Wednesday, February 11, 2009

Mistrust (2)

During the last decade these practices broke down and were replaced by blind trust. Many financial innovations widened the gap between lenders and borrowers to the extent the final lender knew nothing about the trustworthiness of the borrower. They had no reason for not mistrusting them, but they chose to trust.

  • Mortgage brokers stopped scrutinising potential borrows and started trusting anyone who asked for a housing loan.
  • Credit ratings agencies stopped scrutinising financial institutions and starting taking payments for helping them to cook up their crazy financial concoctions.
  • Banks lent money without knowing whether the borrower was creditable and with no certainty about the collateral.
  • Hedge funds and pension funds purchased securitised mortgages without any idea whether they would be repaid or not. The just trusted the investment banks that issued the securities.
  • Many of these securities have proved to be unworthy of trust, which is just what you expect.
The credit crisis emerged because mistrust disappeared and was replaced with blind faith and stupidity.

4 comments:

Steve Scott said...

Ron,

One of the saddest results of this blind trust (a collective trust) is that there are now many very trustworthy people who have had the rug pulled out from under them and will be labeled untrustworthy.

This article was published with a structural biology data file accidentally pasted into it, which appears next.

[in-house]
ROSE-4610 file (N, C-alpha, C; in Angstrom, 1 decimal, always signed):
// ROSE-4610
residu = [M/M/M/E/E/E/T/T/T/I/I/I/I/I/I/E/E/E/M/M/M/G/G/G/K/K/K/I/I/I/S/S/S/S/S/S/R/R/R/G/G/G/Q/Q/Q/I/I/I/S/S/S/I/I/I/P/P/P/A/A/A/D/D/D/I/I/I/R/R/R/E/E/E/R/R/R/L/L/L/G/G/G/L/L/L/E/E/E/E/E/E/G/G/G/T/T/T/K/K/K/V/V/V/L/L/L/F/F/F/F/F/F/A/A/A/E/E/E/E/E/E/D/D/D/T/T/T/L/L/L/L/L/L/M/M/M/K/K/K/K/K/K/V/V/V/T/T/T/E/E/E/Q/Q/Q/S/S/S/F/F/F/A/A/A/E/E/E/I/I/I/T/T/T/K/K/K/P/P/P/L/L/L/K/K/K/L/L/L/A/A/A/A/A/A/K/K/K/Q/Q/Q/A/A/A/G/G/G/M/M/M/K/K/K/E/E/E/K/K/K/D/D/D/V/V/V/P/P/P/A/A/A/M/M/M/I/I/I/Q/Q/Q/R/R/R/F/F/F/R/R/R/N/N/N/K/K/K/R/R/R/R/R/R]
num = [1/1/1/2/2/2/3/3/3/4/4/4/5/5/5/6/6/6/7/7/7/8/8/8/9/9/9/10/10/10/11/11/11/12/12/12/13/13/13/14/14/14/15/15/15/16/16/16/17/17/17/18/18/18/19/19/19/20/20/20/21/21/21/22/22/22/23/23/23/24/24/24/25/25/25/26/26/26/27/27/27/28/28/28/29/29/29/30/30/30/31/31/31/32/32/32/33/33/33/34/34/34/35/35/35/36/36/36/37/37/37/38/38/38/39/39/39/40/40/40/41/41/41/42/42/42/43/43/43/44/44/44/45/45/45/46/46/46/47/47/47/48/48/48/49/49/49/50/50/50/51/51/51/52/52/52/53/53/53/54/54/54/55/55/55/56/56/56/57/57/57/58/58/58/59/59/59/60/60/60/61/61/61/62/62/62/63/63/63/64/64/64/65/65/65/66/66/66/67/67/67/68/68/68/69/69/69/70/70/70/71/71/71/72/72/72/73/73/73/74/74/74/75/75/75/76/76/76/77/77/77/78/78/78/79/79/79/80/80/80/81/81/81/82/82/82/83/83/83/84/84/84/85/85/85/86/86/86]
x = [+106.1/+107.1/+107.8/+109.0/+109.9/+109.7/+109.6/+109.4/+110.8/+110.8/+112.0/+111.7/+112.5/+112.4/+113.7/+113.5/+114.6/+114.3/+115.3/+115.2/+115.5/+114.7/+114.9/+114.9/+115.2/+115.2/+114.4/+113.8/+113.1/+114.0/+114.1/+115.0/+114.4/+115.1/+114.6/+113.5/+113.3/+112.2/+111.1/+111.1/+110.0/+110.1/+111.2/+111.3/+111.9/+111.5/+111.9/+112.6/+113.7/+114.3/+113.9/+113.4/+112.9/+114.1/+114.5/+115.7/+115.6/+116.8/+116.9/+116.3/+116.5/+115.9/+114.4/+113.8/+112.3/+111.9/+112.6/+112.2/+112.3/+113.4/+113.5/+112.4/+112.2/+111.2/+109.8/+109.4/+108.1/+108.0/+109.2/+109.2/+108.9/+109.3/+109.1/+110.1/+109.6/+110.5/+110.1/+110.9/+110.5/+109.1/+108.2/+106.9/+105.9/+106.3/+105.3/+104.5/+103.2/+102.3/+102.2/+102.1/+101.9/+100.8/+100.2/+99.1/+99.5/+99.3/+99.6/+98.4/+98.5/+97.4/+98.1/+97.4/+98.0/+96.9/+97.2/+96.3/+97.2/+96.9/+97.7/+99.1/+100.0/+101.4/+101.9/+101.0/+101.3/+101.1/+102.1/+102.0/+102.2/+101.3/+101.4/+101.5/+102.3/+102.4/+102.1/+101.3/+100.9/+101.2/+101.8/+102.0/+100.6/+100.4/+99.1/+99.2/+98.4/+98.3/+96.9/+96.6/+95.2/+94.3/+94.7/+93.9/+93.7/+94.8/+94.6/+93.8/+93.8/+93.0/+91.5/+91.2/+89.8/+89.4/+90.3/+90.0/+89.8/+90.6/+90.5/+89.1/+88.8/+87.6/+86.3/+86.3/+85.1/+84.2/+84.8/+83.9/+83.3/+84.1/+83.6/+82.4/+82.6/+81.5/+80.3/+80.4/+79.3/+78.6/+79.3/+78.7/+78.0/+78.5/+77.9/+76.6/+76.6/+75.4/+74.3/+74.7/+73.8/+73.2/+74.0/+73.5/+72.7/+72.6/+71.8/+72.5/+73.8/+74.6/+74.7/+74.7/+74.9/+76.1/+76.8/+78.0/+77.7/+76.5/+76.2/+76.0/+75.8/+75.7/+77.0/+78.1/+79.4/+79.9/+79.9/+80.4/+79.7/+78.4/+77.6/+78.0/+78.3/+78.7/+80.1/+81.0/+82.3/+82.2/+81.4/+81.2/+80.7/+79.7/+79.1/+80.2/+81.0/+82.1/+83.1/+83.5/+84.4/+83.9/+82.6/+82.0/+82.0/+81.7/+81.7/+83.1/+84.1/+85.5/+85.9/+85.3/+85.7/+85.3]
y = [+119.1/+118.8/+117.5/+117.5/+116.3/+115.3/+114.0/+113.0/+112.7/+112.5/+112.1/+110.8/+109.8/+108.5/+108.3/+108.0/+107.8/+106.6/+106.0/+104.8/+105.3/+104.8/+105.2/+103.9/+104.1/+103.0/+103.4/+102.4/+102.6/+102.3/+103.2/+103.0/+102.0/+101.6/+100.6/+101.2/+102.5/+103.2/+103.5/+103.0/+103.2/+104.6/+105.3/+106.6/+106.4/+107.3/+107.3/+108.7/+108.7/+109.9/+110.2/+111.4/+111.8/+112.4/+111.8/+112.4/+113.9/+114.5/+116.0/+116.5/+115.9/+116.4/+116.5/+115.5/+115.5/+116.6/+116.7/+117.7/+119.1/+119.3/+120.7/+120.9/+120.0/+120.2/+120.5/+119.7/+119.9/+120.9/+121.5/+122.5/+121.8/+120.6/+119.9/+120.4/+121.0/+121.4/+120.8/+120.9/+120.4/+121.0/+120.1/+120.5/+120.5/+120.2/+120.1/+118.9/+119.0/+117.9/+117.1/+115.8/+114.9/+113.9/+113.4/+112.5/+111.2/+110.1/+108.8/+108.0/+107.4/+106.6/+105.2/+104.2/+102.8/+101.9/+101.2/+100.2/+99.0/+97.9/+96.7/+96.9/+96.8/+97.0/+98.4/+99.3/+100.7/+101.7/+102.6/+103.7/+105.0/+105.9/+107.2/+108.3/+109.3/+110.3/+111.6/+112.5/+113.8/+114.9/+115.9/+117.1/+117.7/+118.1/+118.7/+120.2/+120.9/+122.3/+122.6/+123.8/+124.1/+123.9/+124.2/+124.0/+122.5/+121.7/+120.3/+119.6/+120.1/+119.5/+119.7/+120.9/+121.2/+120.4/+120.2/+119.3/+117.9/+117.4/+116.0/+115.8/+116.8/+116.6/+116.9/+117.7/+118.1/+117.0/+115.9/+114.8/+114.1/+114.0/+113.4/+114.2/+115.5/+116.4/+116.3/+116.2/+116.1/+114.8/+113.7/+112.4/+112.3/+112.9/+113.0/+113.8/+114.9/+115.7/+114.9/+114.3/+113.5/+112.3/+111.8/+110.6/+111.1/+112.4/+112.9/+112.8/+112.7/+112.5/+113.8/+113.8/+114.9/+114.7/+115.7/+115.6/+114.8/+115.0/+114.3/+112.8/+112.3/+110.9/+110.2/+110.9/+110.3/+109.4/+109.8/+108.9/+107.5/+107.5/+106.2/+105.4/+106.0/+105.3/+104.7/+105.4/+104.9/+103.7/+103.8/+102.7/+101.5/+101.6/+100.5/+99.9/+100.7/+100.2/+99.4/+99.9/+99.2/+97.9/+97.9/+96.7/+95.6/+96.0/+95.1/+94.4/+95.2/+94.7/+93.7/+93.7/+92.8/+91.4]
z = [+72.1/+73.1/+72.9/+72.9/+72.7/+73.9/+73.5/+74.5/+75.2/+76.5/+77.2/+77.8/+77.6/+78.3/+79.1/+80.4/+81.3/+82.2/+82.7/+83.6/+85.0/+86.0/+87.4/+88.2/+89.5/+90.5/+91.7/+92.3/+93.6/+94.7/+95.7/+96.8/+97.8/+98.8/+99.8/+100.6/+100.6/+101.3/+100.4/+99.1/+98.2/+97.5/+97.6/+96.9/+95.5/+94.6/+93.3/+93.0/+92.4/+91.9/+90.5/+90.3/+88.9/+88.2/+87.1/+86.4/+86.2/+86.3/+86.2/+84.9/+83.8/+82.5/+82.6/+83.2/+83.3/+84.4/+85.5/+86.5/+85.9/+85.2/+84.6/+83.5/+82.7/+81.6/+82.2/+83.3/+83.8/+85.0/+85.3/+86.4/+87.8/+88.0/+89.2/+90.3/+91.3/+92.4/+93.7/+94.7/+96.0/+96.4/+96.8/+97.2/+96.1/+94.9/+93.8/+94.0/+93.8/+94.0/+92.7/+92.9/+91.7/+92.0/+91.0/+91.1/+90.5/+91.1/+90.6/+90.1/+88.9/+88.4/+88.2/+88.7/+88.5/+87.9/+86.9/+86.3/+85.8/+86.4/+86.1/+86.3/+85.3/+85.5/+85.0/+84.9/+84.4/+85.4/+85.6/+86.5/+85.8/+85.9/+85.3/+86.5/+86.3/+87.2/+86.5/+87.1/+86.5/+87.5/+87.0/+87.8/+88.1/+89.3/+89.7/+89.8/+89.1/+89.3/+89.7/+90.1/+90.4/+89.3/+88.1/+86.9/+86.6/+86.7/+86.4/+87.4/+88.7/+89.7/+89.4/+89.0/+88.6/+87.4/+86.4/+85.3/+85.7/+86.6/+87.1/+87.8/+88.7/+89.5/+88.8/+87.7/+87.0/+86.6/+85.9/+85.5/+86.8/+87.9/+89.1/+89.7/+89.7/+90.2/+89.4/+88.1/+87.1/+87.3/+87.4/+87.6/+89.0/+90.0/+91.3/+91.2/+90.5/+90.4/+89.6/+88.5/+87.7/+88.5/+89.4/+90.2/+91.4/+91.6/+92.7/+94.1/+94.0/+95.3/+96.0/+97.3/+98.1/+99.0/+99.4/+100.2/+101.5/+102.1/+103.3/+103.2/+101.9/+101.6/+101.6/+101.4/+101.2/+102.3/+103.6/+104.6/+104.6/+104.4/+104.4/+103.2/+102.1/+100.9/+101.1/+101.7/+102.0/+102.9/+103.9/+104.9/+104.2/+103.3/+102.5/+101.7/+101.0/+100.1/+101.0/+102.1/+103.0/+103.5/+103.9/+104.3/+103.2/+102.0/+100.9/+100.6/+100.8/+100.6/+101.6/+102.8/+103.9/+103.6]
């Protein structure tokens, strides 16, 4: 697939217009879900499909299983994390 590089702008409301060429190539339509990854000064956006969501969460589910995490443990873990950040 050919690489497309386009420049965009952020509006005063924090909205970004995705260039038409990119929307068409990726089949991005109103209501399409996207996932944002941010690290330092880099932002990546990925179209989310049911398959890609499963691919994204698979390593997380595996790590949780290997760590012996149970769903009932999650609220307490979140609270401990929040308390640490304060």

c141nav said...

I've read lots about the mortgage meltdown. Banks, credit ratings agencies, and so much more.

But I still haven't seen any mention of Private Mortgage Insurance (PMI).

Mortgage companies were requiring PMI to everyone who had less than 80% loan to value. Even if they didn't really qualify (less income than stated) for a loan, they did pay for PMI.

If I ran a credit ratings agency and saw that the borrower had PMI, then I probably would have rated the mortgage high. Cause I knew if the borrower defaulted, the PMI would pick up the default.

Shalom,

RonMcK said...

c141nav. The problem is that PMI does not eliminate risk, it just shifts it. The medium likelihood low impact risk of home owners defaulting is replaced with a low likelihood high impact risk of the insurance company defaulting. In the current situation, the number of mortgage defaults has been so great that the insurance companies have not been able to cover the risk.

The credit rating agencies trusted the insurance companies to deal with all defaults. They did not allow sufficiently for the possibility that the insurance company might default.

Insurance is a method for sharing risk. It protects individuals from events that happen rarely. If one person in a community has their house burnt down, the rest of the group of people who are insured share the cost of replacing their house. If most houses that are insured by a company are burnt down, then the insurance company will fail. Reinsurance is used to share the risk with companies in other countries. If houses were burnt down all round the world, the entire insurance system would collapse. Insurance cannot protect us from a universal disaster. It can only protect us from severe incidents that strike sporadically.

In the current situation, such a large proportion of mortgages have defaulted than the insurance companies models predicted. Therefore their reserves are insufficient to carry the risk.

You would need to mistrust the insurance companies a little.

c141nav said...

Yes, but none of the insurance companies PAID ANYTHING. Of course they would have eventually gone out of business (or re-priced their products).

To continue in business, command premiums from new and current clients, and NEVER pay what they contractually obligated themselves to pay is the ultimate mistrust.

Shalom,
Bill